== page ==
Modified versions of sport are becoming increasingly popular among retirees as it allows people of all abilities to enjoy a sport they love without having to worry about injury or their current physical abilities.
A number of older women in Strathalbyn and Milang, South Australia, are rekindling their love of netball by doing just that, playing the sport in a more accessible form: walking netball.
Don't limit yourself!
For decades Amanda Vivian has been a passionate netball player, starting around the age of 10 and working her way up over the years to playing at the top level in State teams. In 2012 she had to give up playing due to an injury and family commitments.
When Ms Vivian eventually came across Strathalbyn Walking Netball, she ‘ummed and aahed’ about whether she should join. She was concerned that she would be “too competitive” for walking netball, however, once she was back on the netball court, she couldn’t drag herself away.
“From the very beginning, I absolutely loved it. To play sport without any pain – because you are not allowed to run and not allowed to jump – and find that I can still do it was great,” says Ms Vivian.
Standing at a tall 6 foot 4 inches, she was perfect in the position of goal shooter in her youth, but walking netball has allowed her to play a range of positions she never tried before.
“I have only ever played goal shooter since I was about 12. Now, I hate putting on the goal shooter bib because I can play centre, goalkeeper, wing defence, wing attack – and I love it.”
When it comes to ageing, Ms Vivian knows that keeping fit is important, which is why walking netball was a perfect avenue for her to keep fit and healthy while invested in something she loves.
“I get very bored walking. I find team sports or sports with other people more interesting because you have that commitment to the team,” explains Ms Vivian.
She adds she sees people her age limiting themselves in what they do due to injury or reduced mobility, but believes it’s important to keep moving.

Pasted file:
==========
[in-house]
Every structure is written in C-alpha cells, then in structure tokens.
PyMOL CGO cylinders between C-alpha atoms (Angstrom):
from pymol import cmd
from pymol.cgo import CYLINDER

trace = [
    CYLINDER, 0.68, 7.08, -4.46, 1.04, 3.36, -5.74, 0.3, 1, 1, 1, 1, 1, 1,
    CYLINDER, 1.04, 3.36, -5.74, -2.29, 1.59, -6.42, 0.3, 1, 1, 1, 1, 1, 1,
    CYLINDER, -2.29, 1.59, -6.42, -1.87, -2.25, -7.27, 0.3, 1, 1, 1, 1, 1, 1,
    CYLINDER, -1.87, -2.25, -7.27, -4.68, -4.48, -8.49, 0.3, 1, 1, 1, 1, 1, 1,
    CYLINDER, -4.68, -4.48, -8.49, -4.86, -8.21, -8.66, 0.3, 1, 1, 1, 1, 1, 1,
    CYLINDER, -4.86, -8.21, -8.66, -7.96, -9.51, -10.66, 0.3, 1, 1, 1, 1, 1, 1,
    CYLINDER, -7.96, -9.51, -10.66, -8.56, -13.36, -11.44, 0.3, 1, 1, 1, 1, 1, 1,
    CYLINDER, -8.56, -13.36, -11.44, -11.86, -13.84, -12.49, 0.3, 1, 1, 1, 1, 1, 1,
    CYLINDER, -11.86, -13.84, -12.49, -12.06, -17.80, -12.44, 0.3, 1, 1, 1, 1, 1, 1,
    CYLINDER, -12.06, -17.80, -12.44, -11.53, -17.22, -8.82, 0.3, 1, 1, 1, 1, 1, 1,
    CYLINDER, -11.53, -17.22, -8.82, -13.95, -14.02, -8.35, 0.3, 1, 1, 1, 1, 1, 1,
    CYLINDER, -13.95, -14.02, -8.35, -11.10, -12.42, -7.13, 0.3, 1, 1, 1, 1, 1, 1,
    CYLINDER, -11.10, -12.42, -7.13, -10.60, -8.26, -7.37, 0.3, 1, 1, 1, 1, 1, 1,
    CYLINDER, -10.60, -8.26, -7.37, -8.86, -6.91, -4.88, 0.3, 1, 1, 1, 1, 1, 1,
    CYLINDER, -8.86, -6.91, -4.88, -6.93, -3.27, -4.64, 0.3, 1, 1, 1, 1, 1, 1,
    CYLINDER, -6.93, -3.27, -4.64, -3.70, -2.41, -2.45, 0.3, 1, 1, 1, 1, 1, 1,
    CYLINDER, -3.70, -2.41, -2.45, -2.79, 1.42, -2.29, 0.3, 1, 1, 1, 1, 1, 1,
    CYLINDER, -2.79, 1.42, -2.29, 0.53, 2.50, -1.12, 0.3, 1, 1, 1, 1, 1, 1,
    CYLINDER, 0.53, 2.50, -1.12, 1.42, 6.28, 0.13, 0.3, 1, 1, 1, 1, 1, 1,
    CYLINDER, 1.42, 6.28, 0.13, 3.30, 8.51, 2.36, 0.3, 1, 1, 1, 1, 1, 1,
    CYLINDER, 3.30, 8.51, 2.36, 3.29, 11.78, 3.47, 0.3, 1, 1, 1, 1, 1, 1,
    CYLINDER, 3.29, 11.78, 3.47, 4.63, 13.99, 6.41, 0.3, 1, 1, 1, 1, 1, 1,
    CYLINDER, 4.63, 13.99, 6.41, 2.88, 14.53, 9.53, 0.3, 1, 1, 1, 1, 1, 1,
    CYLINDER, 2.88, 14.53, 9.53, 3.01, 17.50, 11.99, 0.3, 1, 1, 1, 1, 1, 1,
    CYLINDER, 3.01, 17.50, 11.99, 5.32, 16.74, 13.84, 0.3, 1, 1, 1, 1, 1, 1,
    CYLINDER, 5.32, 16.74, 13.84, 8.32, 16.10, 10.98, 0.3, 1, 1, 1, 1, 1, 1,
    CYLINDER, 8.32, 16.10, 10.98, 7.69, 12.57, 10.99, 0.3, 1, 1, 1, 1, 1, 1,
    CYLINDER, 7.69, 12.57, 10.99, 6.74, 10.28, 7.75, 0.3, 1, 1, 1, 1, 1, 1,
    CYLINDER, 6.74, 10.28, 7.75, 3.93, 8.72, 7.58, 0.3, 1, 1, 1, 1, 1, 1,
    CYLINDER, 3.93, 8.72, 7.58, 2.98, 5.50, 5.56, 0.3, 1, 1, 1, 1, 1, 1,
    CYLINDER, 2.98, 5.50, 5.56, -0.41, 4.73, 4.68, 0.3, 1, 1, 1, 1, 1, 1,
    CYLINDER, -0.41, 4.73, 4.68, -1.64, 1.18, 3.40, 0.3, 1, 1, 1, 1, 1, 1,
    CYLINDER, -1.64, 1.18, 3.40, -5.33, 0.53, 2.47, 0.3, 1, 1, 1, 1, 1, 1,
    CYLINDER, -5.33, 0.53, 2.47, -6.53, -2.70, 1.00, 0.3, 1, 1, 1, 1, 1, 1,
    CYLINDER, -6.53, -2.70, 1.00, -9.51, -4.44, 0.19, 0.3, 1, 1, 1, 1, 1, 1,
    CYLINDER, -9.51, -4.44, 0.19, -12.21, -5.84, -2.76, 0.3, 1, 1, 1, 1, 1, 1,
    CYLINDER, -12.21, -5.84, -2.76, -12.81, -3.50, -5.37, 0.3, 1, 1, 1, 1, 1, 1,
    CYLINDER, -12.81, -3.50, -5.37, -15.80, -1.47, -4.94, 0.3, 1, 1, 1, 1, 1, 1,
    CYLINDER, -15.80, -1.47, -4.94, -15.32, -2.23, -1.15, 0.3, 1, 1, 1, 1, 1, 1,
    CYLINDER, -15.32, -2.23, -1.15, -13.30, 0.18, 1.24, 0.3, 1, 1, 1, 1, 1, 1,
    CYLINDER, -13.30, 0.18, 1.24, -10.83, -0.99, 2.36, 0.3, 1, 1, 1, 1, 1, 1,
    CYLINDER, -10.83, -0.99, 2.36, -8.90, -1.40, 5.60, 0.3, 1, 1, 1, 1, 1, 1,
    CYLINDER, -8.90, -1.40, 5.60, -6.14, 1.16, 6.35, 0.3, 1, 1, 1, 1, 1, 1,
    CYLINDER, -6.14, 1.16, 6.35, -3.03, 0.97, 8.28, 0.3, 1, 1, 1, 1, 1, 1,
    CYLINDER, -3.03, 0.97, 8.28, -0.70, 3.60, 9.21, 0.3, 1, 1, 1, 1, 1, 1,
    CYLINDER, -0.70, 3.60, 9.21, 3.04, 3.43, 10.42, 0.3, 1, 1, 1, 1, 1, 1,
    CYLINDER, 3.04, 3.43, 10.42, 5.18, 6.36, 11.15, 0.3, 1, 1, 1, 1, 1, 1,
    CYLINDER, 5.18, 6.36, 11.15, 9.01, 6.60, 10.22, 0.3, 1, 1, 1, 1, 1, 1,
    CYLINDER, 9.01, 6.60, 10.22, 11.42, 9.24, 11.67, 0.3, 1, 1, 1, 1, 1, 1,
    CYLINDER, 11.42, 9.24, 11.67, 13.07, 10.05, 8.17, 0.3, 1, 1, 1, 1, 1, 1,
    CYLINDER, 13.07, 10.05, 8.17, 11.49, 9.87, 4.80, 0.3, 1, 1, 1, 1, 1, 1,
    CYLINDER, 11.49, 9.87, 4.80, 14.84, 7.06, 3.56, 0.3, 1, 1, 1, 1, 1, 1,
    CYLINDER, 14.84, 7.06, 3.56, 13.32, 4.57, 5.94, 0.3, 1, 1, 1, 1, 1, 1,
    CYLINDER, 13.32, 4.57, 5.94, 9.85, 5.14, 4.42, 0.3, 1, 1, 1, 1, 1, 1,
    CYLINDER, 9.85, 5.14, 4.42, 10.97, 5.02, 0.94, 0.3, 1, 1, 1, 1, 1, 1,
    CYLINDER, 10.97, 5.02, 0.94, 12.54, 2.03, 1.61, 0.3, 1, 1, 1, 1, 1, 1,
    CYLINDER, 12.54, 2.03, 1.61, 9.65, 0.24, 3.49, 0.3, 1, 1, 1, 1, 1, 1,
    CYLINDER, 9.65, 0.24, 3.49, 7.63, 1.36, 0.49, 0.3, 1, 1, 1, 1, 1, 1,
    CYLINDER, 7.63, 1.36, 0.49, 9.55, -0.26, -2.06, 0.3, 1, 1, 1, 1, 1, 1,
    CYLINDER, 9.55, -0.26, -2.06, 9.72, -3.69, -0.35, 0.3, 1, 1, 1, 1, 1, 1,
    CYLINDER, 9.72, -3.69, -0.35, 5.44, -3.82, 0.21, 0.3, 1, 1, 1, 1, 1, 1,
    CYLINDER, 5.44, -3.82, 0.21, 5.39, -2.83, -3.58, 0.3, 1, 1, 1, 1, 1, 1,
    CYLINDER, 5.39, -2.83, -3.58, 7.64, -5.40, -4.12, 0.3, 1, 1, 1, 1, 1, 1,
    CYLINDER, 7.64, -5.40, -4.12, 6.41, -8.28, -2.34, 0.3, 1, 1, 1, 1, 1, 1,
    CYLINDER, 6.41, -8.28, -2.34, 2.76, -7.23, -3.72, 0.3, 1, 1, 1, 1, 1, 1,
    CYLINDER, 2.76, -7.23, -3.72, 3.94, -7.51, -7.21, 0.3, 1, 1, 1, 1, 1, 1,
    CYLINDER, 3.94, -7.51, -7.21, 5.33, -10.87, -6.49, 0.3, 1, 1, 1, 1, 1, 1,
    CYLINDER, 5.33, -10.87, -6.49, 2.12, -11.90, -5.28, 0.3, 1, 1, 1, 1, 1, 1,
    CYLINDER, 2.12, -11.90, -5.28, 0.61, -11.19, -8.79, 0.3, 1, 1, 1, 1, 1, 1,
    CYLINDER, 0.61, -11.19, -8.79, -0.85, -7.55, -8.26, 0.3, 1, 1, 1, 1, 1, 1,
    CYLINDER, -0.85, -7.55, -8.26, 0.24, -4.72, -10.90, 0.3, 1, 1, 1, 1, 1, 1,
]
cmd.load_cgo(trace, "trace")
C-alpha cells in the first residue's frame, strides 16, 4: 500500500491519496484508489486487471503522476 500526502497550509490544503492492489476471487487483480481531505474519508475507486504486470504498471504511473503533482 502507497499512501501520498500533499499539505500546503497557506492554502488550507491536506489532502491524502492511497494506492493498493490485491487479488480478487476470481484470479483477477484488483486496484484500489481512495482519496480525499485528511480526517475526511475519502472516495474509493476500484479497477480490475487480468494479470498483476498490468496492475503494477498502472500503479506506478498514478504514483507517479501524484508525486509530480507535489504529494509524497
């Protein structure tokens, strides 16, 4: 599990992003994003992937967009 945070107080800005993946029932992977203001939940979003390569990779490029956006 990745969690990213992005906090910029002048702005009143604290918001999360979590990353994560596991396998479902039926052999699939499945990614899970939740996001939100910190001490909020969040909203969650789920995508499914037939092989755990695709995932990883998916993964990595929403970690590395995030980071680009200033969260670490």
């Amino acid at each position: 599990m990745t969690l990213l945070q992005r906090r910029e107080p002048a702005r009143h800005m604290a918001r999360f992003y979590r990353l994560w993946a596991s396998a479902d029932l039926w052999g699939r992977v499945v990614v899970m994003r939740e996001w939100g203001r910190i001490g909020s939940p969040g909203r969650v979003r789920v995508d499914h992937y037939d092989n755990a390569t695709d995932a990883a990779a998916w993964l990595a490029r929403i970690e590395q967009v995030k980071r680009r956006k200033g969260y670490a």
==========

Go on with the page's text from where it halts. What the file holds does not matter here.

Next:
“Your whole body relies on you still moving. It makes you a useful part of society. I love going out to concerts and bouncing the night away, it hurts like hell but I will always do that until I am in a wheelchair! You use it or lose it, you have to keep moving or why be able to move [your body]?”
Every Tuesday night, Jan Woods stands on the netball courts at Strathalbyn and thinks, “God, I’m back here again!”
She played netball from the age of seven right up until she retired from the sport in her late 30s. Ms Woods says it has been 35 years since she had played a game of netball, however, walking netball has allowed her to participate in that joy again.
When she first came across the Strathalbyn Walking Netball group, she was unsure about joining because she hadn’t played competitive sport in such a long time and she knew she would never be able to run on a netball court.
But since Ms Woods was an avid walker, the idea of playing a modified version of netball that didn’t require any running or jumping, she realised she was actually fairly fit for the sport!
“It is a good feeling and it’s nice to be out and about. I am one of the oldest out there, there are a lot of young mums that come in and play. I play against them and I don’t do too bad! It is a good all-round exercise program to be in,” says Ms Woods.
Picking up walking netball has been a great nostalgic hit for Ms Woods that she could add to her busy social calendar of volunteering, book club and Mahjong.
Building blocks for good health
Jenny Drury came across the walking netball opportunity and decided to get back into the sport. Something she originally never thought she would play again.
When she started playing walking netball, she found that playing team sport greatly improved her health, self-confidence, and self-worth because of the camaraderie with others.
“Just the physical aspect of how to feel good about yourself and just your ability to get out there and be involved is really important. Being included in a group has me feeling wanted and it adds value to my life in that way,” says Ms Drury.
“It is far too easy to become isolated and as we get older, it is very easy for our circle of life to become very small and I think we can become quite self-absorbed to some degree.
“Whereas, if your circle of people and contacts and things that you are doing are broad, it keeps us young and involved and connected with people. I think our connection with people keeps our mental health really good.”
Ms Vivian, Ms Woods and Ms Drury are living proof that you’re never too old to get back on the court. Participating in sport has huge benefits to your physical and mental wellbeing, which is why it is important to continue playing, even if you have to make adjustments.
What sport would you love to play again? Tell us in the comments below.